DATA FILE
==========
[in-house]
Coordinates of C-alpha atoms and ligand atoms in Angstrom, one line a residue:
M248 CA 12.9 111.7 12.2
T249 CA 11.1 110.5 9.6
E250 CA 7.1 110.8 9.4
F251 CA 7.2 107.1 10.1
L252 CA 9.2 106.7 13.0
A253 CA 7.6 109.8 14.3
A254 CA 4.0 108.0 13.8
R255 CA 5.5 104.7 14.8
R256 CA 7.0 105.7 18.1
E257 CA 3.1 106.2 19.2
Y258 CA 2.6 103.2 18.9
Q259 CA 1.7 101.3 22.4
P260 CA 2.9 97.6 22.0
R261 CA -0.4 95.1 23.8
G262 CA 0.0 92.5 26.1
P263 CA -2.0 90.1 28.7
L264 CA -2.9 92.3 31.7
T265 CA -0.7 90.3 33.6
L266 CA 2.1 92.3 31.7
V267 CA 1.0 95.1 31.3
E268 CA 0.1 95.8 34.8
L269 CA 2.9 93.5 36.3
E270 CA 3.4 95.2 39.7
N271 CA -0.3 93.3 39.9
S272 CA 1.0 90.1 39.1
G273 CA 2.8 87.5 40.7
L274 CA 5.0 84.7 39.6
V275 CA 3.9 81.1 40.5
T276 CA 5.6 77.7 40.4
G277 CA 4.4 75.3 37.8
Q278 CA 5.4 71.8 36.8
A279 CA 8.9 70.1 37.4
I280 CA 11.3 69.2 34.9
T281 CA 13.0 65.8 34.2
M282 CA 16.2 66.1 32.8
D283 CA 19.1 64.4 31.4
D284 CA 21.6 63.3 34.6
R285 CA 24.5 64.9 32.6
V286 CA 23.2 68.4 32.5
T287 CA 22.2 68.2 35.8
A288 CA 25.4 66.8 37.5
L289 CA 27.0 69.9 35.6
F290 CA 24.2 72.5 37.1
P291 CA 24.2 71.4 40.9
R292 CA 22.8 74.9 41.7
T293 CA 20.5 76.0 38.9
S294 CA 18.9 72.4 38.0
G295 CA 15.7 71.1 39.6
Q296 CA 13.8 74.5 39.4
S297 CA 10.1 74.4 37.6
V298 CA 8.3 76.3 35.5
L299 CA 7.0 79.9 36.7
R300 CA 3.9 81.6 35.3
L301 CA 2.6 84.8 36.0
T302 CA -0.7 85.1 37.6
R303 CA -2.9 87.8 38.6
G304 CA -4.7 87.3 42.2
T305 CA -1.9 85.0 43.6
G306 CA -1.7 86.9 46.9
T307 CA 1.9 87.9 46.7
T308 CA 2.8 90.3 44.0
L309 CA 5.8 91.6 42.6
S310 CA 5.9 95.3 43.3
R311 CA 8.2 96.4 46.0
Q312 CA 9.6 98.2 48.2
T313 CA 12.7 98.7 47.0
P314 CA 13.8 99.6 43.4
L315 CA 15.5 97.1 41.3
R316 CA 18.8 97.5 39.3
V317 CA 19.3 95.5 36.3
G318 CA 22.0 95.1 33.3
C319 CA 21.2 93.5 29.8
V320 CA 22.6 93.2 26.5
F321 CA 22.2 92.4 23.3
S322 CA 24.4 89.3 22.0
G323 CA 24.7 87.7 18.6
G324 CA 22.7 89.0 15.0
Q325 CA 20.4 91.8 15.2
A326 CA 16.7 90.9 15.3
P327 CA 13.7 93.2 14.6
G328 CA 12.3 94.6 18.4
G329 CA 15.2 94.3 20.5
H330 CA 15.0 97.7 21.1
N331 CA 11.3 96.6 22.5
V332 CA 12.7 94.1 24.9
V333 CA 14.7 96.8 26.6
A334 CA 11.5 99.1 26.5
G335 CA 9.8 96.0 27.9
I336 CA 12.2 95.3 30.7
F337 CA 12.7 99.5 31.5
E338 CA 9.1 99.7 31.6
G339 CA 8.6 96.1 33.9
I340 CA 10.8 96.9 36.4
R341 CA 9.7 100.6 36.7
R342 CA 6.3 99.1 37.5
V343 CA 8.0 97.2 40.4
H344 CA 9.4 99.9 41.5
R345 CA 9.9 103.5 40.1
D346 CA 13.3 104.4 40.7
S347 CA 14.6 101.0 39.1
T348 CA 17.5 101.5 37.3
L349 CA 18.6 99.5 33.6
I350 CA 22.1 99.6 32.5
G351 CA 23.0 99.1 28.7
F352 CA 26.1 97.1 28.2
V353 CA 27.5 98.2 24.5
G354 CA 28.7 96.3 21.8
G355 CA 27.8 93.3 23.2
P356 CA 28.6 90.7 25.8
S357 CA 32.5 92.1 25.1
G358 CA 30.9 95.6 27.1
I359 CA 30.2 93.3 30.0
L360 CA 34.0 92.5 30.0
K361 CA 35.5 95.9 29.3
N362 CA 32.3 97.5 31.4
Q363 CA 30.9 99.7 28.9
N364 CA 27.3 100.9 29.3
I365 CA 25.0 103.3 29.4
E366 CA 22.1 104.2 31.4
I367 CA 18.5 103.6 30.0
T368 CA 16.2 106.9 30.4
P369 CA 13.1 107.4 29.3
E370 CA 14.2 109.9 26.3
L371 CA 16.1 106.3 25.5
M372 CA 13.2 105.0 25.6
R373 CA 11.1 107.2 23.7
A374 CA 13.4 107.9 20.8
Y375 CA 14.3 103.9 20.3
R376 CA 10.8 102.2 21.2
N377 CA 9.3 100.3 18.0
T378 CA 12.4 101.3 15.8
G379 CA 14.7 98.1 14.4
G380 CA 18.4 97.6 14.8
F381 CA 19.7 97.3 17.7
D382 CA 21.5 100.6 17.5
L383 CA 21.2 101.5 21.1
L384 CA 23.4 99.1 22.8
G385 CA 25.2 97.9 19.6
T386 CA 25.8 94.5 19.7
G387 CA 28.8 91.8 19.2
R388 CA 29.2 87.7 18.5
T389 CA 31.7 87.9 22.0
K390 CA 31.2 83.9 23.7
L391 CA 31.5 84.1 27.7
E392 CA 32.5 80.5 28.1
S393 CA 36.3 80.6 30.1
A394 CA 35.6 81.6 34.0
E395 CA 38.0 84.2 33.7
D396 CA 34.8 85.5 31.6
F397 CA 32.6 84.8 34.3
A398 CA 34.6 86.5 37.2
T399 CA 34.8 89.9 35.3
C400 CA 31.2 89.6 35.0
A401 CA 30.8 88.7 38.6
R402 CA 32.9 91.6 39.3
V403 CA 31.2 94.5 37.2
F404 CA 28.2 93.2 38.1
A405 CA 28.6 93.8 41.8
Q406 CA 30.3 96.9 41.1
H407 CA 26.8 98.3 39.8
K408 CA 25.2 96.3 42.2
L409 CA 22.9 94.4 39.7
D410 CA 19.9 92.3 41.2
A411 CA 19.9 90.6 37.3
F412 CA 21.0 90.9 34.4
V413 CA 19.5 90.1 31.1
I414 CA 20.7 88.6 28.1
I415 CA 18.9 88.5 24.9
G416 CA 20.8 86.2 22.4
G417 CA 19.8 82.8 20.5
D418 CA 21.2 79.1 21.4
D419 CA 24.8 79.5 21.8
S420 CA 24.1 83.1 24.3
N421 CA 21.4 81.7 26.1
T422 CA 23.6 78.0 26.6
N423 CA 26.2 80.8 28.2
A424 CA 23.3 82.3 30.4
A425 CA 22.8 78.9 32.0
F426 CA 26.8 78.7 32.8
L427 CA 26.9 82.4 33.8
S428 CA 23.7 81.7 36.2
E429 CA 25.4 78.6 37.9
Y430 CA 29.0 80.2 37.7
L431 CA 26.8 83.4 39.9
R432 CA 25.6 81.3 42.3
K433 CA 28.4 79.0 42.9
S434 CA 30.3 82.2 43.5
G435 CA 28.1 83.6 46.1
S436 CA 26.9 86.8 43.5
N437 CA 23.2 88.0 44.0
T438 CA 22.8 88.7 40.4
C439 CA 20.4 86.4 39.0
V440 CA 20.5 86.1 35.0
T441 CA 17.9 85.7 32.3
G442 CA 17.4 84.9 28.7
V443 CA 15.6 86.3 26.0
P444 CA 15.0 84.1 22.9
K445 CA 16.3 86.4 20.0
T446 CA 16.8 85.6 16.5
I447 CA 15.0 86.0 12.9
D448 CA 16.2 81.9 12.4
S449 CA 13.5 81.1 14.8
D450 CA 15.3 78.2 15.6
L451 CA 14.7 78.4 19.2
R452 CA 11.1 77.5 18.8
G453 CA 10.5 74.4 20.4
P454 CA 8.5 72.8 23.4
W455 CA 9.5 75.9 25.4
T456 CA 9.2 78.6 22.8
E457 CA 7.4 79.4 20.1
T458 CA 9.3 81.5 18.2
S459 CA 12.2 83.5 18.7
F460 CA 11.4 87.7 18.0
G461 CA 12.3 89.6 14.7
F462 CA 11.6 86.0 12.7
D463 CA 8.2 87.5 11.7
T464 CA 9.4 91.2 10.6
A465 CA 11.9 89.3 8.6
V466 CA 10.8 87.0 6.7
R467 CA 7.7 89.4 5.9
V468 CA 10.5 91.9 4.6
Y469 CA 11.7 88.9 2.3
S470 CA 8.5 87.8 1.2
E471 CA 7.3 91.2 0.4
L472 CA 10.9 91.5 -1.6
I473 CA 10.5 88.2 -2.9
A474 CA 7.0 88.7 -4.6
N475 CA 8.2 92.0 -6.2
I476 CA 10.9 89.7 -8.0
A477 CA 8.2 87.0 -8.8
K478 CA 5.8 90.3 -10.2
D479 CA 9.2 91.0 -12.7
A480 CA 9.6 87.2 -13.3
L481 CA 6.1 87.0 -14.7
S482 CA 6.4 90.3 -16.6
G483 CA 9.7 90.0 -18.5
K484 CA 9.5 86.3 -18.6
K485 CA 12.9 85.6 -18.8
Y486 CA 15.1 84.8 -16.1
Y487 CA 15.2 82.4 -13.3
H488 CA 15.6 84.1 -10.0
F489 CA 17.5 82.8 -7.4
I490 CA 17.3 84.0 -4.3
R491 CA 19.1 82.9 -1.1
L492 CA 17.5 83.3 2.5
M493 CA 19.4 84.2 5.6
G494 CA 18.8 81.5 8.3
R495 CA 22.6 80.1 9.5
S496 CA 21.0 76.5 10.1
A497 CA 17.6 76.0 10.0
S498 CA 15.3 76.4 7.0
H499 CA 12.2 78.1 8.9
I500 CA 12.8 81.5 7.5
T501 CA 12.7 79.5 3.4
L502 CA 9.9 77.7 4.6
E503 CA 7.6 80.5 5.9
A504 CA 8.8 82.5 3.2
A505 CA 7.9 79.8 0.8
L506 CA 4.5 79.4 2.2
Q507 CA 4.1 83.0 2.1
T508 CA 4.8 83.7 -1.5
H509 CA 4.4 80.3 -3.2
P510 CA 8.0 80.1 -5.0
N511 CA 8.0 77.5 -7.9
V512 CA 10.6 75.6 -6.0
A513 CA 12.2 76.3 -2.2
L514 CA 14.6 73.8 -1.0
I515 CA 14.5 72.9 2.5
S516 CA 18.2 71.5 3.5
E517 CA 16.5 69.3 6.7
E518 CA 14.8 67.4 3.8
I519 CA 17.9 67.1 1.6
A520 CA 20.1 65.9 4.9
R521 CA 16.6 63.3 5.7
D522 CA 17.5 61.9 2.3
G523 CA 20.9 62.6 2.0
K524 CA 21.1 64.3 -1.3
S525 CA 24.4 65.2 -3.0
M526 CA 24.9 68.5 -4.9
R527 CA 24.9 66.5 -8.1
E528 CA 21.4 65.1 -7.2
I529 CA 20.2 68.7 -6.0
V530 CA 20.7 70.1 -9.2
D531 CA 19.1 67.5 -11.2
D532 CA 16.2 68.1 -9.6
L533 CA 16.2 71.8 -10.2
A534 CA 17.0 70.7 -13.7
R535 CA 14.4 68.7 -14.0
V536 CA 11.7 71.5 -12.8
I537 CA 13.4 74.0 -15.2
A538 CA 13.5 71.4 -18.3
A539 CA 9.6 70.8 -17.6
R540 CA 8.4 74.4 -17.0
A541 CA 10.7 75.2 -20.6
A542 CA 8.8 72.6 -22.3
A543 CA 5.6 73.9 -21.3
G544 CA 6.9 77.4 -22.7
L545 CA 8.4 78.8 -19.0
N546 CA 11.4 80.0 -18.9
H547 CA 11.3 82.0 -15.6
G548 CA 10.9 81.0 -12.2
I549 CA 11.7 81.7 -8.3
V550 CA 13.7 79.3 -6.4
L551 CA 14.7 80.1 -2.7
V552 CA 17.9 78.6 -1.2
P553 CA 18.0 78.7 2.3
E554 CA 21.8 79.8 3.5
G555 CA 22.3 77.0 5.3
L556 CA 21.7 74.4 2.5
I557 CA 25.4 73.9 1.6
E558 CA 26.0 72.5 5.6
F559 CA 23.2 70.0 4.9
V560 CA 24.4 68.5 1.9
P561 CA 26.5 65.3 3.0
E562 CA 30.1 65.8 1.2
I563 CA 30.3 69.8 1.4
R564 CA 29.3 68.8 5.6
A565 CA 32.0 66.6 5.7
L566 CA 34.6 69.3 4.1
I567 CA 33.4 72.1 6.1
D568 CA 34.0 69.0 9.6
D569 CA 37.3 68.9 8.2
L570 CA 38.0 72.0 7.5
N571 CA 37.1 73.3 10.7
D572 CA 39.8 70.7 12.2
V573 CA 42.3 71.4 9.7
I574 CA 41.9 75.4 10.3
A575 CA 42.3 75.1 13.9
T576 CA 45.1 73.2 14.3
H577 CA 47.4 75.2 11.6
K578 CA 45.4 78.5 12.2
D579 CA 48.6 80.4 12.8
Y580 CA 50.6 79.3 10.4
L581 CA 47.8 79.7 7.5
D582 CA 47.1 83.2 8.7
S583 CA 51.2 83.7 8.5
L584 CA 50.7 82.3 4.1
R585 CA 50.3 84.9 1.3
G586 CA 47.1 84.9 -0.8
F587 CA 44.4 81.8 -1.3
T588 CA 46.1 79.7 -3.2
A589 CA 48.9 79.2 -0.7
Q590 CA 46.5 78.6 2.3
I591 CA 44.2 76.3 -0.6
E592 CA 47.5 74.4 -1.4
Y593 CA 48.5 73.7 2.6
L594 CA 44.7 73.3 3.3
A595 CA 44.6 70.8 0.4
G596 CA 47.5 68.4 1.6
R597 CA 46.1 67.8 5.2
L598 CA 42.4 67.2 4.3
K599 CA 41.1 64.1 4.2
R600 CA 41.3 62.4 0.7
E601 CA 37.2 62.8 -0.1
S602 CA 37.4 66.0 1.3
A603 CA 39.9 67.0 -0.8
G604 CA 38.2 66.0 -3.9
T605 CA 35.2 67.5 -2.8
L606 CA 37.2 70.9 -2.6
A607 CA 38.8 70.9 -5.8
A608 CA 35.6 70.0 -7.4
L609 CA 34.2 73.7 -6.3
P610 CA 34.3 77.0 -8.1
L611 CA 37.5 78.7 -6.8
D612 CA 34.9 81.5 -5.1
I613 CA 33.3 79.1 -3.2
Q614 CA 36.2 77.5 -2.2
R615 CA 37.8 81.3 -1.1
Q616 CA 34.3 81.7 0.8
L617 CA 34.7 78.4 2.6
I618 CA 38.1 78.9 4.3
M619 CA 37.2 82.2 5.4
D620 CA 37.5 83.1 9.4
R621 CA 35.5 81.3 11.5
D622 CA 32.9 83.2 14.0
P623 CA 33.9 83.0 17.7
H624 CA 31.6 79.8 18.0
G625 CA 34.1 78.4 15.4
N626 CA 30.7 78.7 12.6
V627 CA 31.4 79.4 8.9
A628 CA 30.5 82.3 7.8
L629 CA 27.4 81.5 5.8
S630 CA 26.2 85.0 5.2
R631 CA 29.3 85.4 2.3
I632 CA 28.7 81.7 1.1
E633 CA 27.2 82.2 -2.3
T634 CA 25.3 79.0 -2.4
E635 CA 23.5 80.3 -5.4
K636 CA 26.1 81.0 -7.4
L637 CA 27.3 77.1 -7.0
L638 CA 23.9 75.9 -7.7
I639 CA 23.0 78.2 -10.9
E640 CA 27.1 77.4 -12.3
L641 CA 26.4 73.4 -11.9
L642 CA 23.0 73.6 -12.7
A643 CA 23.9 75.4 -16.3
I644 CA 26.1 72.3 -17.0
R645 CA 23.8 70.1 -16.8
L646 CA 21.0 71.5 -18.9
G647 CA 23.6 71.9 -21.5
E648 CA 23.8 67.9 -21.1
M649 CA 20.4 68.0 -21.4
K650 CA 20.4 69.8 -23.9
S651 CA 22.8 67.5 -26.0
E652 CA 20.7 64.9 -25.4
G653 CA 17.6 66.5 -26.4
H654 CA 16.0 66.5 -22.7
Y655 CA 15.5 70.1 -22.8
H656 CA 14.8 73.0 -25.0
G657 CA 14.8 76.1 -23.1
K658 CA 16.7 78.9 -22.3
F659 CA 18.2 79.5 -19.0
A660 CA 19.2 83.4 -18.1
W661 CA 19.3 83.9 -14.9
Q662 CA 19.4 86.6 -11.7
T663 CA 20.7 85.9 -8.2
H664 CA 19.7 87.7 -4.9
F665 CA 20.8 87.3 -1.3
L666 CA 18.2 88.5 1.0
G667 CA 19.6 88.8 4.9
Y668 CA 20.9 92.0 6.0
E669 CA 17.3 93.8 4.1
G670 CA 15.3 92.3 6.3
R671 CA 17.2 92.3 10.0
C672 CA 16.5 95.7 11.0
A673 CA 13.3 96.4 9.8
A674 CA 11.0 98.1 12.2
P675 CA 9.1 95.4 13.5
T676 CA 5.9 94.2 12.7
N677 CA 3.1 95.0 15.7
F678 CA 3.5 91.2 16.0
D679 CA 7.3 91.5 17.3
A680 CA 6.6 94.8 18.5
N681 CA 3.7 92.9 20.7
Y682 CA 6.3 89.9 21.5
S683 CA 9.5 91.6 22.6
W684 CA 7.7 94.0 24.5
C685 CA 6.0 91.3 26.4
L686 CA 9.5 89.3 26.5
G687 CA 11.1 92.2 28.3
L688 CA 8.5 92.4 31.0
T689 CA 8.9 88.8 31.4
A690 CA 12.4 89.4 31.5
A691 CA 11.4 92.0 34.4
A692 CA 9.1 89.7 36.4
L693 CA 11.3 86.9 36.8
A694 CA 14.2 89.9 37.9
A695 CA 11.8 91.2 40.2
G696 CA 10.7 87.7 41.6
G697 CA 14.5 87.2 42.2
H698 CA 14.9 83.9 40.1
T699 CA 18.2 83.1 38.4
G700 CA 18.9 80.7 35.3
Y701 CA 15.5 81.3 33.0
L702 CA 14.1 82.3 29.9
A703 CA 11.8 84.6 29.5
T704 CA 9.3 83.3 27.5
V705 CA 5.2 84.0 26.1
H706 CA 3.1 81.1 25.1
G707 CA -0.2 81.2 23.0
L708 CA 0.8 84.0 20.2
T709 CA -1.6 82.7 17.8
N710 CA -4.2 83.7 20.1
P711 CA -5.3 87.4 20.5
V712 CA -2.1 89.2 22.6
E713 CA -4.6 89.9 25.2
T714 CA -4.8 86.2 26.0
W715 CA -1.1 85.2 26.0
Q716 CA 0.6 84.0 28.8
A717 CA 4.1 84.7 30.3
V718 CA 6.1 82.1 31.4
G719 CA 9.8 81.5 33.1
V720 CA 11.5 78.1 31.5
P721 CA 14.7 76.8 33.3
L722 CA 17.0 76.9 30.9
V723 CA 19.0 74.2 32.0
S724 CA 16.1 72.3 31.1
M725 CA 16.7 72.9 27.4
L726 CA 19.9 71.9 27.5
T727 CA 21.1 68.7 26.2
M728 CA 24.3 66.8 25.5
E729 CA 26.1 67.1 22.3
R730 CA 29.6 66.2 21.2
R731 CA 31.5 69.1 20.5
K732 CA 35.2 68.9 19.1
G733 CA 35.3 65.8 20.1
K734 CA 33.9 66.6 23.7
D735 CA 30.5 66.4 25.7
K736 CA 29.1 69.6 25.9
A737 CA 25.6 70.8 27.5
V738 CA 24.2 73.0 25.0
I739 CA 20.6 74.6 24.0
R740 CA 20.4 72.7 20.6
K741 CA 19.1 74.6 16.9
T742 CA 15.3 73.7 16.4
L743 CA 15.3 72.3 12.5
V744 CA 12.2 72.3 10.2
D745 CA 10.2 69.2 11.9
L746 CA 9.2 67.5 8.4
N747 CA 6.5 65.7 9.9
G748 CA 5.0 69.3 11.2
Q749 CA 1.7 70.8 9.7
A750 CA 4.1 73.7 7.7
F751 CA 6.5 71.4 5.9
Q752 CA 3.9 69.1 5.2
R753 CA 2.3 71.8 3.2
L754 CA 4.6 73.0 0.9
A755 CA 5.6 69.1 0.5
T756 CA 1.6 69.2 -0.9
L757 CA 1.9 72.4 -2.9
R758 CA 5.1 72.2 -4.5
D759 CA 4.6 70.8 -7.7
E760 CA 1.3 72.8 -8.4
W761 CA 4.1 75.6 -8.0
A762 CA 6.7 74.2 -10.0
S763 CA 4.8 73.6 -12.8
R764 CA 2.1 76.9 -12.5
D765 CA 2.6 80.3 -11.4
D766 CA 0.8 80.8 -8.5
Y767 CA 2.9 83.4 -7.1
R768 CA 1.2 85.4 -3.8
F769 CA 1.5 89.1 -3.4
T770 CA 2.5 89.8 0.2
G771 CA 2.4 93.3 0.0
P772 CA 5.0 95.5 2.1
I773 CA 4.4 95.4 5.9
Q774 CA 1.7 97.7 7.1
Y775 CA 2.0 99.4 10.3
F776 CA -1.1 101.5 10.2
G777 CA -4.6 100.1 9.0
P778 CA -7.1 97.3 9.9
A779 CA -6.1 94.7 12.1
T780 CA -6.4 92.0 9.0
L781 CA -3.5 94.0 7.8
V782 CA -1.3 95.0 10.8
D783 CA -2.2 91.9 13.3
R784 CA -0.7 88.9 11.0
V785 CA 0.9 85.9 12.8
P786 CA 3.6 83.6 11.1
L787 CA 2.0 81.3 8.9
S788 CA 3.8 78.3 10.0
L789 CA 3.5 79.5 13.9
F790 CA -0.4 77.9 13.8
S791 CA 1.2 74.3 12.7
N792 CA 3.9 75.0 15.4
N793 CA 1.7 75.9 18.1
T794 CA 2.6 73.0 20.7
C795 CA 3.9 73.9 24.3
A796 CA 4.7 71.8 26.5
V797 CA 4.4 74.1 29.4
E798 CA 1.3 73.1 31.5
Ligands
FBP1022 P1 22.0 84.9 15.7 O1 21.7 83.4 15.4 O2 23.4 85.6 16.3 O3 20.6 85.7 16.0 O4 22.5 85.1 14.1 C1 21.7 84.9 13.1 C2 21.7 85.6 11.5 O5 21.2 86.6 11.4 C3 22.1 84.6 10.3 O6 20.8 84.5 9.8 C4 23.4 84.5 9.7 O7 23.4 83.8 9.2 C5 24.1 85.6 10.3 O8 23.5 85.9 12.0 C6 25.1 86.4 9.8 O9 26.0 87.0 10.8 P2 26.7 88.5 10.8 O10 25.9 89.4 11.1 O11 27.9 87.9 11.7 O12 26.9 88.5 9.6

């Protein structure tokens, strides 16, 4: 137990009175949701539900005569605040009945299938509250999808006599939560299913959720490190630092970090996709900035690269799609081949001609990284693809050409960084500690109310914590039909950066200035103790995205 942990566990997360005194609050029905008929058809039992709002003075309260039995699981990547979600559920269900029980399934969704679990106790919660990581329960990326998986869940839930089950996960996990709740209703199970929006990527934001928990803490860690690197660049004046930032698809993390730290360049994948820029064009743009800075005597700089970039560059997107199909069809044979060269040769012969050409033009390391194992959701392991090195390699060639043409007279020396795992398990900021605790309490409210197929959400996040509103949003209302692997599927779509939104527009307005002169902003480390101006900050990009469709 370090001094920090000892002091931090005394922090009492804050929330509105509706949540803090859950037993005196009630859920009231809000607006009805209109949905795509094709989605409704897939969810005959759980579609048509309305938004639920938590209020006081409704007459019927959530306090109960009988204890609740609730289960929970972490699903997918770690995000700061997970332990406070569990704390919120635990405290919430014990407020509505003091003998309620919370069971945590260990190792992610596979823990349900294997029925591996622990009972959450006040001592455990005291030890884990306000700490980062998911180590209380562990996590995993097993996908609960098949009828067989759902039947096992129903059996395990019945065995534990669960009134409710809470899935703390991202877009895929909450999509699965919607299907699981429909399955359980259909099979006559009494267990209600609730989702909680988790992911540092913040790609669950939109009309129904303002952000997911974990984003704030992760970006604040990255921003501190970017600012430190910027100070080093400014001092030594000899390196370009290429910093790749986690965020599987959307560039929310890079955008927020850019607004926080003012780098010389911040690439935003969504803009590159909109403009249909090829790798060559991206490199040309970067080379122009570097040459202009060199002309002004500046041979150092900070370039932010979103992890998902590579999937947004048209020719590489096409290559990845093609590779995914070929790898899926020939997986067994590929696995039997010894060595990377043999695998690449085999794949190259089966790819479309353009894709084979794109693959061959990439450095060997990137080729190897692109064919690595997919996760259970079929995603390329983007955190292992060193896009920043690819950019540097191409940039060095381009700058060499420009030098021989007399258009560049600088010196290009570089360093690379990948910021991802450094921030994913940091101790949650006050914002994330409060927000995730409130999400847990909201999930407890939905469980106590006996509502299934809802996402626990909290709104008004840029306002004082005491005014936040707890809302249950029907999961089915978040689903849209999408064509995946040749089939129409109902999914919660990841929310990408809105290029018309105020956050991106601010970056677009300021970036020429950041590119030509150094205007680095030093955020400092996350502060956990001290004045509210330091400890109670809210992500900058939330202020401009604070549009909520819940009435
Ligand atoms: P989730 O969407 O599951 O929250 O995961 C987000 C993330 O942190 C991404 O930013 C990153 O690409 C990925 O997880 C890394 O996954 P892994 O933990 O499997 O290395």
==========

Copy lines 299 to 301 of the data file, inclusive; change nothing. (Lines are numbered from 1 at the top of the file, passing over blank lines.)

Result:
G544 CA 6.9 77.4 -22.7
L545 CA 8.4 78.8 -19.0
N546 CA 11.4 80.0 -18.9